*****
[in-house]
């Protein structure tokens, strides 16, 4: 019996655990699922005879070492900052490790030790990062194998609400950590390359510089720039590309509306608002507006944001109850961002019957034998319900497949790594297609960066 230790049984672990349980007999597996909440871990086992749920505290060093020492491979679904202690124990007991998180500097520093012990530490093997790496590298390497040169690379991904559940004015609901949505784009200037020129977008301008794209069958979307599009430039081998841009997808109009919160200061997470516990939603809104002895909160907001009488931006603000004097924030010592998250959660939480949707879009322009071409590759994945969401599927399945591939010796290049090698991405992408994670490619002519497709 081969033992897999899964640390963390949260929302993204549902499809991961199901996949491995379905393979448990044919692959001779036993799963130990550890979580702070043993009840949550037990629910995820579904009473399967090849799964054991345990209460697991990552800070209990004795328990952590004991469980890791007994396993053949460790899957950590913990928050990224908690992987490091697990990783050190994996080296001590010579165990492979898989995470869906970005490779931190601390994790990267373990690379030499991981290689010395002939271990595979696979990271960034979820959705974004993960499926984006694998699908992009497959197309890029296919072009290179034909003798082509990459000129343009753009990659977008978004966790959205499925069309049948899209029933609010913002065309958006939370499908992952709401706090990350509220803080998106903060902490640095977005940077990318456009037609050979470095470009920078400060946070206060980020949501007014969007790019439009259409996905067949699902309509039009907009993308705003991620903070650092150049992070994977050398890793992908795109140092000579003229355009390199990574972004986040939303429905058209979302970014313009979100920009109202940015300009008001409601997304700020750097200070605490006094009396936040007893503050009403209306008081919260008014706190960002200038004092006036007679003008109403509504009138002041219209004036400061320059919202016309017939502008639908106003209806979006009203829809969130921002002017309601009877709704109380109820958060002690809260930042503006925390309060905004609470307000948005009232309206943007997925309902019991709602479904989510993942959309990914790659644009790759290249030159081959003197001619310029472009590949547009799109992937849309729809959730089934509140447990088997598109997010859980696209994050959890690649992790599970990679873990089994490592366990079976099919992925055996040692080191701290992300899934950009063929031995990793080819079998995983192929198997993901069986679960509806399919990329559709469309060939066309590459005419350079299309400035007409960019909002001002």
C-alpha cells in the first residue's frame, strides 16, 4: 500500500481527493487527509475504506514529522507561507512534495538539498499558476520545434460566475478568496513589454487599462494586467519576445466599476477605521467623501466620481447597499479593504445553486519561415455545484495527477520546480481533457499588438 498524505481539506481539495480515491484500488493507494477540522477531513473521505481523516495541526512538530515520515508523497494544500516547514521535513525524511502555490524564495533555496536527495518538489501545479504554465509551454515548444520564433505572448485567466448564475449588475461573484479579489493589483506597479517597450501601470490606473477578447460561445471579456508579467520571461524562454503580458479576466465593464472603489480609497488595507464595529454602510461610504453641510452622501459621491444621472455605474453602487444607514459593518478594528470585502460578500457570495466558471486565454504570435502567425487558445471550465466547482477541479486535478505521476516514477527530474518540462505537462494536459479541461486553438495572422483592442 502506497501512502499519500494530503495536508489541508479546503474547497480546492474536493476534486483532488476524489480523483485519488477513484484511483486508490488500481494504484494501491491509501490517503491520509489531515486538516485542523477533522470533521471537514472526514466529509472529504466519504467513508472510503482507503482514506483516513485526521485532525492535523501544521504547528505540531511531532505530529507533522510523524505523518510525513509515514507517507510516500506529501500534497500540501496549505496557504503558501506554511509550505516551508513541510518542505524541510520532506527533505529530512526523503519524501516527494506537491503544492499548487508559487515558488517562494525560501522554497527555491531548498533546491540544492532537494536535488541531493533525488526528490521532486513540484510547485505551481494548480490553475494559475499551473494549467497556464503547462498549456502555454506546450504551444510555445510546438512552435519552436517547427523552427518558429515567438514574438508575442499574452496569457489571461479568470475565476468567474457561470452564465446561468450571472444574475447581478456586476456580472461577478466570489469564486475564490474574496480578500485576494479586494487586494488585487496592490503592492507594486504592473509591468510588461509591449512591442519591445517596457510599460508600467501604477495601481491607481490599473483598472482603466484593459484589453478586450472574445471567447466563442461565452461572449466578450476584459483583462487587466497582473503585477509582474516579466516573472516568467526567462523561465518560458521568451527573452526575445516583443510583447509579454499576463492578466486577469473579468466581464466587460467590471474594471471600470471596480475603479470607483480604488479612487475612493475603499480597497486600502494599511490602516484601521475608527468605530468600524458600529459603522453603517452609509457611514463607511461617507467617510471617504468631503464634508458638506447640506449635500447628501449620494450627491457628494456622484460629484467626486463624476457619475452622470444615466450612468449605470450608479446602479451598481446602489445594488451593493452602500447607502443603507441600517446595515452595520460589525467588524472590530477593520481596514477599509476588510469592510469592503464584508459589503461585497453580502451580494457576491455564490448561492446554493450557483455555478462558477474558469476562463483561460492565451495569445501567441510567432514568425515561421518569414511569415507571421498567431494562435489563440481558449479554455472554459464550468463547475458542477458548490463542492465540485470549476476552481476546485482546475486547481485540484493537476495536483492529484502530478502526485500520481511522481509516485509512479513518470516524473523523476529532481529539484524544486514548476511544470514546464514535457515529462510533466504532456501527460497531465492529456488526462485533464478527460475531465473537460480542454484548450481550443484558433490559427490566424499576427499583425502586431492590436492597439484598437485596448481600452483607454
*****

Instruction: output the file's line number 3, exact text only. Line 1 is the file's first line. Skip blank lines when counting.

C-alpha cells in the first residue's frame, strides 16, 4: 500500500481527493487527509475504506514529522507561507512534495538539498499558476520545434460566475478568496513589454487599462494586467519576445466599476477605521467623501466620481447597499479593504445553486519561415455545484495527477520546480481533457499588438 498524505481539506481539495480515491484500488493507494477540522477531513473521505481523516495541526512538530515520515508523497494544500516547514521535513525524511502555490524564495533555496536527495518538489501545479504554465509551454515548444520564433505572448485567466448564475449588475461573484479579489493589483506597479517597450501601470490606473477578447460561445471579456508579467520571461524562454503580458479576466465593464472603489480609497488595507464595529454602510461610504453641510452622501459621491444621472455605474453602487444607514459593518478594528470585502460578500457570495466558471486565454504570435502567425487558445471550465466547482477541479486535478505521476516514477527530474518540462505537462494536459479541461486553438495572422483592442 502506497501512502499519500494530503495536508489541508479546503474547497480546492474536493476534486483532488476524489480523483485519488477513484484511483486508490488500481494504484494501491491509501490517503491520509489531515486538516485542523477533522470533521471537514472526514466529509472529504466519504467513508472510503482507503482514506483516513485526521485532525492535523501544521504547528505540531511531532505530529507533522510523524505523518510525513509515514507517507510516500506529501500534497500540501496549505496557504503558501506554511509550505516551508513541510518542505524541510520532506527533505529530512526523503519524501516527494506537491503544492499548487508559487515558488517562494525560501522554497527555491531548498533546491540544492532537494536535488541531493533525488526528490521532486513540484510547485505551481494548480490553475494559475499551473494549467497556464503547462498549456502555454506546450504551444510555445510546438512552435519552436517547427523552427518558429515567438514574438508575442499574452496569457489571461479568470475565476468567474457561470452564465446561468450571472444574475447581478456586476456580472461577478466570489469564486475564490474574496480578500485576494479586494487586494488585487496592490503592492507594486504592473509591468510588461509591449512591442519591445517596457510599460508600467501604477495601481491607481490599473483598472482603466484593459484589453478586450472574445471567447466563442461565452461572449466578450476584459483583462487587466497582473503585477509582474516579466516573472516568467526567462523561465518560458521568451527573452526575445516583443510583447509579454499576463492578466486577469473579468466581464466587460467590471474594471471600470471596480475603479470607483480604488479612487475612493475603499480597497486600502494599511490602516484601521475608527468605530468600524458600529459603522453603517452609509457611514463607511461617507467617510471617504468631503464634508458638506447640506449635500447628501449620494450627491457628494456622484460629484467626486463624476457619475452622470444615466450612468449605470450608479446602479451598481446602489445594488451593493452602500447607502443603507441600517446595515452595520460589525467588524472590530477593520481596514477599509476588510469592510469592503464584508459589503461585497453580502451580494457576491455564490448561492446554493450557483455555478462558477474558469476562463483561460492565451495569445501567441510567432514568425515561421518569414511569415507571421498567431494562435489563440481558449479554455472554459464550468463547475458542477458548490463542492465540485470549476476552481476546485482546475486547481485540484493537476495536483492529484502530478502526485500520481511522481509516485509512479513518470516524473523523476529532481529539484524544486514548476511544470514546464514535457515529462510533466504532456501527460497531465492529456488526462485533464478527460475531465473537460480542454484548450481550443484558433490559427490566424499576427499583425502586431492590436492597439484598437485596448481600452483607454